Chairperson, fellow delegates,
I am here today as a stand-in. Norway’s Minister for Gender Equality, Mr. Audun Lysbakken, is home with his new-born daughter – on a 16 week paternity leave.
The Minister lives up to the message he delivered to this Commission last year; that men and boys must take a greater share of family care. This is good for the men themselves and their children, and it’s good for society as a whole, by promoting women’s access to education, technology and decent work.
Education, technology and decent work are sources of dignity, wealth – and power.
Fair and equal access for all – regardless of race or class, disabilities or gender – will promote human rights, development and sustainable peace. These observations have for decades been a guide for Norway’s political priorities – at home and abroad:
At home, we introduced universal and free primary education for all more than one hundred years ago. Now, three out of five university students in Norway are women. Female applicants are given additional points when competing for admission to polytechnic universities. Close to 80 percent of women have a job, while we maintain a birth rate at almost 2, one of the highest in Europe.
Abroad, Norway contributes more than 80 million US dollars per year to UNICEF’s program to educate girls in developing countries. We also support poor women’s access to information and communication technologies, in particular mobile phones, to enable their entrepreneurship.
And we have made the International Labour Organization, with its Global Jobs Pact for Decent Work, a strategic partner in Norway’s foreign economic policy.
Many seem to believe that a country must develop and become rich before it can afford to promote gender equality and empowerment of women. That is wrong!
The main-frame of our policies was put in place many decades ago, while Norway was still a poor country. What it took was the vision and political struggle by the poor and the progressive – not least women – to make not only growth, but also social justice and equity, central criteria for good governance.
As a result of that struggle came legislation and regulation, quotas and taxation: We introduced paid parental leave and subsidized child-care. We required by law a minimum of 40 percent of the underrepresented gender in the boards of Public Limited Companies.
And even more fundamentally, we promoted and protected sexual and reproductive health and rights – including the right to safe abortion, and equal treatment regardless of sexual orientation.
These measures have not only empowered people and protected their human rights, but also made our economy more dynamic, productive and competitive, by addressing stereotypes and helping men and women combine work and family life. We have greatly increased the number of people at work, and therefore both private and public revenues.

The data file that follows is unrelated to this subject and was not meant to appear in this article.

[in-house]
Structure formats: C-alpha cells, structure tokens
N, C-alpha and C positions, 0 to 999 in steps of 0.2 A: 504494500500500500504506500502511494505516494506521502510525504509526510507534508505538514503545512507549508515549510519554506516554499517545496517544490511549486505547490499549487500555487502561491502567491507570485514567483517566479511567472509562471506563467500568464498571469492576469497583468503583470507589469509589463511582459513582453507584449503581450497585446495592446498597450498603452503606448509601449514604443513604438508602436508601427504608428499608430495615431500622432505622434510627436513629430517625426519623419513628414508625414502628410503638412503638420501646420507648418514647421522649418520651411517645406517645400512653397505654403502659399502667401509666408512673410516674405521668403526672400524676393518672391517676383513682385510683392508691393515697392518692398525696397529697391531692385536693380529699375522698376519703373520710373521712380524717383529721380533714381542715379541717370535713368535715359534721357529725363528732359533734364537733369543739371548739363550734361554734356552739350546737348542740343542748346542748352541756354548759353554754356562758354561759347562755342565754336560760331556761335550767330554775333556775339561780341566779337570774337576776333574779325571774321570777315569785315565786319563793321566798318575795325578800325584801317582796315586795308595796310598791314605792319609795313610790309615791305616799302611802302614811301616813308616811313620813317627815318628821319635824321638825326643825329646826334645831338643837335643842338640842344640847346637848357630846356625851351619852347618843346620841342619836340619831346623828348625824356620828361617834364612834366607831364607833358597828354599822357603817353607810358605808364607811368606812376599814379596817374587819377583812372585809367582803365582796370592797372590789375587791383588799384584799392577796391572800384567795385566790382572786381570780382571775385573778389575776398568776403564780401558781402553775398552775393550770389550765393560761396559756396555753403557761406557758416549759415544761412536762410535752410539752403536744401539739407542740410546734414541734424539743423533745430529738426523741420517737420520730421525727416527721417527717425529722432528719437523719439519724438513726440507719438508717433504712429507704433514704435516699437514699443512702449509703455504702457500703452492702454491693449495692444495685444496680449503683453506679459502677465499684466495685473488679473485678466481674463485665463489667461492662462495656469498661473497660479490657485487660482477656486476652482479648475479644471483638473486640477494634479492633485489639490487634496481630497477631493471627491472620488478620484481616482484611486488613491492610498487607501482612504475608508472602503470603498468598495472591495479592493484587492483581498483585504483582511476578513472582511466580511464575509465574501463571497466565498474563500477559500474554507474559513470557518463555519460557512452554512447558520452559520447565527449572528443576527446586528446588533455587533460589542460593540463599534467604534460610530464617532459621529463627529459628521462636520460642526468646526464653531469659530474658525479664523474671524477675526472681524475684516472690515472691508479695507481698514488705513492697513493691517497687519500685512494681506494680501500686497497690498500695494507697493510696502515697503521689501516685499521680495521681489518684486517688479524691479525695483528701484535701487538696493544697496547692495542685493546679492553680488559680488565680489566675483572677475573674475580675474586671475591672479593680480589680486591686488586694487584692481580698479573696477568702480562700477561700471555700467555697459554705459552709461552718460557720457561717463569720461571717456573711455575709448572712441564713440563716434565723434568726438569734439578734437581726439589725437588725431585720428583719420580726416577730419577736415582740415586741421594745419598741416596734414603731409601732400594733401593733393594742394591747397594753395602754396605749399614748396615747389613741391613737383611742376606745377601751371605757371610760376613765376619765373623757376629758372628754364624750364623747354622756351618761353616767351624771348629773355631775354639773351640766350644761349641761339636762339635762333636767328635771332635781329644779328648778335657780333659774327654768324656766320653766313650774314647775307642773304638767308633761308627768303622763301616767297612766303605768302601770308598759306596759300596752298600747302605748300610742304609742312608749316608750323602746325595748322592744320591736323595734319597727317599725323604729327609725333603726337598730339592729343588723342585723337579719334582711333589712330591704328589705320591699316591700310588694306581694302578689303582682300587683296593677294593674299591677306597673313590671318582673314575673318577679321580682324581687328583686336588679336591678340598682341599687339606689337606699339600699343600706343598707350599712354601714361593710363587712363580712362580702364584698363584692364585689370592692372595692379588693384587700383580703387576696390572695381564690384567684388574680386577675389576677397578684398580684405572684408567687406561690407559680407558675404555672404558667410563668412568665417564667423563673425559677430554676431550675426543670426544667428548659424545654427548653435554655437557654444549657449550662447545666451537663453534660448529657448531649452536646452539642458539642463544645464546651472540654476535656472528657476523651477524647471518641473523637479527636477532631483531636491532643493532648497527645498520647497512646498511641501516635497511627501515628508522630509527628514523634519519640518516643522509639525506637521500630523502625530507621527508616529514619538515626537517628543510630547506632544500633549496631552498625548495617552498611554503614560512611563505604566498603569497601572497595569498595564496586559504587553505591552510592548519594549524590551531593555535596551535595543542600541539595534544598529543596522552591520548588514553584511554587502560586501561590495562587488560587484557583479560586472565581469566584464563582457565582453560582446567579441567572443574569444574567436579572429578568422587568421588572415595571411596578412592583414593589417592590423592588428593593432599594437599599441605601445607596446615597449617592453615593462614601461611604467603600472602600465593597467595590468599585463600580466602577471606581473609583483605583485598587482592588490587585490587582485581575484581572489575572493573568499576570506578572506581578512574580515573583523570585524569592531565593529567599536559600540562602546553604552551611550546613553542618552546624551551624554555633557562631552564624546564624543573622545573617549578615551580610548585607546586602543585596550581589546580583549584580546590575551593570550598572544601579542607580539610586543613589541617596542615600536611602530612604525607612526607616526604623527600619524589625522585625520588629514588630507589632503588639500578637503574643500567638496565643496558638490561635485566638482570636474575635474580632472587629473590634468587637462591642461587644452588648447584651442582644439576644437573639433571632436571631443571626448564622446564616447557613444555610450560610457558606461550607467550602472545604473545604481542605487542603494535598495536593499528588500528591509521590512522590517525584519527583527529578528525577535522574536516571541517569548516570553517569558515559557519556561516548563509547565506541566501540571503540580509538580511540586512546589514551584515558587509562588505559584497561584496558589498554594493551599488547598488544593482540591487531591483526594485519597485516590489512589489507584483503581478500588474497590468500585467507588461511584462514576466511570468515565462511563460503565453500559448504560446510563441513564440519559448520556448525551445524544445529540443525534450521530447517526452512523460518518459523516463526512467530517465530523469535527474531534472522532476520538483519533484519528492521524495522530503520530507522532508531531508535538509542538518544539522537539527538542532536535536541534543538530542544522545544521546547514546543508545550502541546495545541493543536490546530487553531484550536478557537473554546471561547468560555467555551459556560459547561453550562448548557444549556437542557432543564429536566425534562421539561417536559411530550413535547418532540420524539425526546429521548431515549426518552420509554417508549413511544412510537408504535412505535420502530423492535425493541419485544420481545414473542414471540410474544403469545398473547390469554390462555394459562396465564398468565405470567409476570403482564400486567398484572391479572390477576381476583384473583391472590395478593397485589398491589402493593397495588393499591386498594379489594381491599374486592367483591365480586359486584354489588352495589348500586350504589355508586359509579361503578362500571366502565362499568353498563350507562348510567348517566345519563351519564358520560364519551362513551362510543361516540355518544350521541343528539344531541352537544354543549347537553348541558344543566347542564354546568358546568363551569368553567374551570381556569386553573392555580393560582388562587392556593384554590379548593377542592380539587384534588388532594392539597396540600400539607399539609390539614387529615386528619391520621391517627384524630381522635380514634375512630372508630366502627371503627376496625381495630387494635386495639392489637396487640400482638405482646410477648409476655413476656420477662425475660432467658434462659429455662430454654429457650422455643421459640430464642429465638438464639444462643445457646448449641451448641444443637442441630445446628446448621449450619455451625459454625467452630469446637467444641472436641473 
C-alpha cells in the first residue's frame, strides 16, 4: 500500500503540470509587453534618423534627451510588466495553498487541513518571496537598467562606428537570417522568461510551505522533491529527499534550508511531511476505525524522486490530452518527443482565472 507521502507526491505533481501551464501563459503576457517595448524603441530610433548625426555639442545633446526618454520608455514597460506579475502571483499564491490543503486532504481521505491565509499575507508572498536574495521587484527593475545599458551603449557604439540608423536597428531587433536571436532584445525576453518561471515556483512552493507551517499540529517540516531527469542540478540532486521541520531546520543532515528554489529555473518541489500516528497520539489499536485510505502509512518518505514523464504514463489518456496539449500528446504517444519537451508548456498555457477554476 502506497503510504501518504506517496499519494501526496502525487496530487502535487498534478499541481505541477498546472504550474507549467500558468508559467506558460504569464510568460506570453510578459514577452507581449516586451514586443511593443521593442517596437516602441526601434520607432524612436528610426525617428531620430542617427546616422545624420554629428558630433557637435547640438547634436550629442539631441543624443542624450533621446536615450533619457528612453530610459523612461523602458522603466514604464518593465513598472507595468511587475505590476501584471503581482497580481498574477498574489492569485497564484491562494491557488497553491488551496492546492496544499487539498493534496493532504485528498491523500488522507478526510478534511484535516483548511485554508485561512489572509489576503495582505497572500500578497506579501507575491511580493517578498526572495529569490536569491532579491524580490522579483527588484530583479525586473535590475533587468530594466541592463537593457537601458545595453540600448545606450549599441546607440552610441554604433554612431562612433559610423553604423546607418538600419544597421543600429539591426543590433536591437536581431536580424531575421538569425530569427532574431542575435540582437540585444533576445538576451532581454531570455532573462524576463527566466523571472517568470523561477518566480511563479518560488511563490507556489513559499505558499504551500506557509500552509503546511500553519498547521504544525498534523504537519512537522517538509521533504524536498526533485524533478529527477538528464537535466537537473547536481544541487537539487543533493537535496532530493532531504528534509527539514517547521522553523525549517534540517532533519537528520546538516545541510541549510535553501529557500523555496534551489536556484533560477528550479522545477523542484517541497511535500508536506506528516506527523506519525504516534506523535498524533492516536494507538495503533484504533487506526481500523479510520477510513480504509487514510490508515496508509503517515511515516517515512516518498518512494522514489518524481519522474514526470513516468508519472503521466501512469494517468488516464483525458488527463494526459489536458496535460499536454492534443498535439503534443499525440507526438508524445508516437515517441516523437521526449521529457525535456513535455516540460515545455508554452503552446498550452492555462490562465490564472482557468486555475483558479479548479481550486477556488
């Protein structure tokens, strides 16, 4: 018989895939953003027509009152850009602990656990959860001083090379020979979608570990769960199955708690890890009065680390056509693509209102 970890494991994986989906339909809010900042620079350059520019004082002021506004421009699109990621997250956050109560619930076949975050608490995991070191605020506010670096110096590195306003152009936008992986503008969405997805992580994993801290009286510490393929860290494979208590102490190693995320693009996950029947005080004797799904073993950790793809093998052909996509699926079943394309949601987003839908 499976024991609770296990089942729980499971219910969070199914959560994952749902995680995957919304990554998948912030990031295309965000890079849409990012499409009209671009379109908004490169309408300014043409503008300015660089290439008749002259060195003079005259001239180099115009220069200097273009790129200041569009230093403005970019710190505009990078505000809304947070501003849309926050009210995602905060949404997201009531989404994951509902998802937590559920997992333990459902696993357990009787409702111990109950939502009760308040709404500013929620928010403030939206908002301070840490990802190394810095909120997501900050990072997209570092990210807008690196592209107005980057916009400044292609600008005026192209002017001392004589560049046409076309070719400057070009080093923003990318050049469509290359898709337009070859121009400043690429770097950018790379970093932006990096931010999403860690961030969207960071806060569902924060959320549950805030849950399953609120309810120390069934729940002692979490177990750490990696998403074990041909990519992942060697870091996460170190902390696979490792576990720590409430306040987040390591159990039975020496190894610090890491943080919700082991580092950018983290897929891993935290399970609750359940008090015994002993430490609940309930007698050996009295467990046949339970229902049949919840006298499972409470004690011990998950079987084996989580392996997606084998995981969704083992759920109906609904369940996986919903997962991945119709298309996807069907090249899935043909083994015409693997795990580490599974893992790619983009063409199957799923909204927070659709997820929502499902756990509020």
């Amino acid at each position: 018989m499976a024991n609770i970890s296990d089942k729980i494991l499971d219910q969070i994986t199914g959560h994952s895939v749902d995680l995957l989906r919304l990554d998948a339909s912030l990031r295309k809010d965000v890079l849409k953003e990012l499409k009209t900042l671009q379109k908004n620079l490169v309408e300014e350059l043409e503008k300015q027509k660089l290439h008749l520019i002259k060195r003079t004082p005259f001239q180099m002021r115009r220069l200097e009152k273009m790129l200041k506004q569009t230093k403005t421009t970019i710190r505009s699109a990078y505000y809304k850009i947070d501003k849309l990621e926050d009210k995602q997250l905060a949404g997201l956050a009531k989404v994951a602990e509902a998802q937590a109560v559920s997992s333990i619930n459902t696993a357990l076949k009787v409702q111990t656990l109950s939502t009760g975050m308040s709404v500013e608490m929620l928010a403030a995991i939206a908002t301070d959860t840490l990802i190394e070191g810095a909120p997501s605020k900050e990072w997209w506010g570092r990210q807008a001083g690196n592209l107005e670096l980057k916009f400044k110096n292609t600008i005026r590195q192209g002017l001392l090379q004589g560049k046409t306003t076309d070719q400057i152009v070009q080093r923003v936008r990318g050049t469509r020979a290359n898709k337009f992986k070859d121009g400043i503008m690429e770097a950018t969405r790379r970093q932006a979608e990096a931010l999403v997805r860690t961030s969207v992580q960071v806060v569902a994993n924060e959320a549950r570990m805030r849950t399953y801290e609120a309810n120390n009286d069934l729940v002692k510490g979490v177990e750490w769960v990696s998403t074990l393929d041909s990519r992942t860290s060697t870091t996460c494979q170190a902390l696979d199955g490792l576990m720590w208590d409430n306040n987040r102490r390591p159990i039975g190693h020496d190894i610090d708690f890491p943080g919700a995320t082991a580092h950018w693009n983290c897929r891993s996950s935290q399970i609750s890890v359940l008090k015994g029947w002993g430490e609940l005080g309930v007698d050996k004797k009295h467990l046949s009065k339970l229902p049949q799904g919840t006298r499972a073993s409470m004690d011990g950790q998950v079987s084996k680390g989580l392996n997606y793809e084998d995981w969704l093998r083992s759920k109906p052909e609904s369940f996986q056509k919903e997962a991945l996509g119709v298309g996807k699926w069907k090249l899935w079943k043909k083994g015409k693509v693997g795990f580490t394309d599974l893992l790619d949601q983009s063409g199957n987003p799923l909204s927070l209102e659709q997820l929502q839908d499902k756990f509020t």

While we still have important challenges, such as a gender segregated labour market and lower average pay for women, we have achieved the following; 80 percent of women in the work force, only 3,6 percent unemployment – and a GDP per capita close to 90.000 US dollars.
You may now think that this is because of our oil. The fact is that oil only counts for seven percent of our GDP, while human resources, including of course the women, represent close to 80 percent of our national wealth.
Inspired by our own experience, Norway has always been a strong supporter of the United Nations’ work for gender equality and empowerment of women. After more than six decades we can finally celebrate the establishment of UN Women.
With former president Bachelet at its helm, we are confident that UN Women will be the leading global advocate for gender equality, women’s empowerment and human rights – also where these are sensitive and controversial.
In particular, we expect UN Women to bridge the gap between the UN’s normative work, including in this Commission, and the situation for women and girls on the ground, by helping to make the UN system’s operational activities better in assisting member states to meet their obligations and development objectives.
Chairperson, before I close, let me underscore the following:
We all know what it takes to make a prosperous, stable and peaceful society: It takes freedom, justice and equal opportunities for all. And as we’ve seen so clearly over the past few weeks; Leaders ignore these facts at their own peril!
When reconciling differences and rebuilding peace, we call on member states and the United Nations system to fully implement the Security Council Resolutions on Women, Peace and Security.
Only by protecting all women’s human rights and ensuring women’s full and equal participation in economic, social and political life – can sustainable peace and development be achieved.